Using Markov chains to evaluate winning strategies — and address common misconceptions — in Monopoly

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[Edit: Here is a comprehensive and superbly-executed visualisation of the results in this article, created in Tableau by Garrhett Petrea.]

Searching ‘monopoly strategies’ yields endless discussion of how to maximize one’s chances of winning. Since Monopoly is driven so vigorously by luck, the few player-influenceable aspects of the game have been studied to death. Perhaps unsurprisingly, the same conclusions keep popping up: the orange properties are the best, never buy utilities, buy 3 houses, etc.

As an avid Monopoly player, I was naturally curious about how these results were reached and if I could replicate them myself. Though I do…


Equality and fairness, as explored through science fiction.

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THE YEAR WAS 2081, and everybody was finally equal. They weren’t only equal before God and the law. They were equal every which way. Nobody was smarter than anybody else. Nobody was better looking than anybody else. Nobody was stronger or quicker than anybody else. All this equality was due to the 211th, 212th, and 213th Amendments to the Constitution, and to the unceasing vigilance of agents of the United States Handicapper General.

Harrison Bergeron is legendary writer Kurt Vonnegut’s attempt to prove a point. What exactly he was trying to say is shrouded in ambiguity.

The overblown dystopian setting…


And why ‘fairness’ has little to do with it.

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This paper was a finalist in the undergraduate category of the Oxford Uehiro Prize in Practical Ethics. I owe a huge thanks to the judges and organisers of the competition, without whom this would never have been written. It can also be read in the Practical Ethics in the News blog.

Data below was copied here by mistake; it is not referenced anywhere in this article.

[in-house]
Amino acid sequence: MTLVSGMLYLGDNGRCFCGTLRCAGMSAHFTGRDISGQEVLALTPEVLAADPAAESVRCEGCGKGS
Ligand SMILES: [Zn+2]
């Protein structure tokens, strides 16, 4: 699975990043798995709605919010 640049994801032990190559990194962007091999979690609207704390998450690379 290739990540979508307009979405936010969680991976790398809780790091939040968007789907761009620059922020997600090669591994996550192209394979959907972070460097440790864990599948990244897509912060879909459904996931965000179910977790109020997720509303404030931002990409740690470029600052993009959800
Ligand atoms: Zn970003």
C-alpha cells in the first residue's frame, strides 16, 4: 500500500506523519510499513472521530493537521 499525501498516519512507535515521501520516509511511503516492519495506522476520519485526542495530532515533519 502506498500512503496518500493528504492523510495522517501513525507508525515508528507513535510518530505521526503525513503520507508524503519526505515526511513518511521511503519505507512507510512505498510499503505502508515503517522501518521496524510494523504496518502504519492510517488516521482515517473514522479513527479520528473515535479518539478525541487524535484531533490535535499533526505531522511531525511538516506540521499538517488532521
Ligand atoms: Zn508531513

Most notably in the United States, some prestigious universities consider whether or not a student is closely related to one or more alumni when evaluating her application. In an increasingly competitive university admissions landscape, having legacy status increases an applicant’s probability of being admitted to such a great extent…


Three times entire disciplines were upended in a few pages

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The Gettier Objection

What is knowledge? It took Edmund Gettier three pages to overturn the traditional, centuries-old answer to this question. His 1963 paper provided two counterexamples to the otherwise attractive analysis of knowledge as Justified True Belief (JTB), introducing what are now commonly known as Gettier cases.

The JTB analysis of knowledge claims that, in order for person S to know that p, a) S must believe that p is true, b) S must be justified in believing that p is true, and c) p must in fact be true. In many ways, this definition meets our intuitions about what it means…


Just look at how communities handled Eid and Diwali

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When Prime Minister Boris Johnson announced the UK’s return to national lockdown, he reassured the public that such a measure was necessary in order to ensure “as normal a Christmas as possible.”

It’s now looking like the lockdown might have to be extended, potentially infringing on the Prime Minister’s promise of normality. Meanwhile, severe restrictions on gatherings and travel seem likely in parts of Europe and America. In other words, Christmas will be very different this year for those who celebrate it. In-person gatherings, long distance travel, and large events over Christmas have already been ruled out by many governments.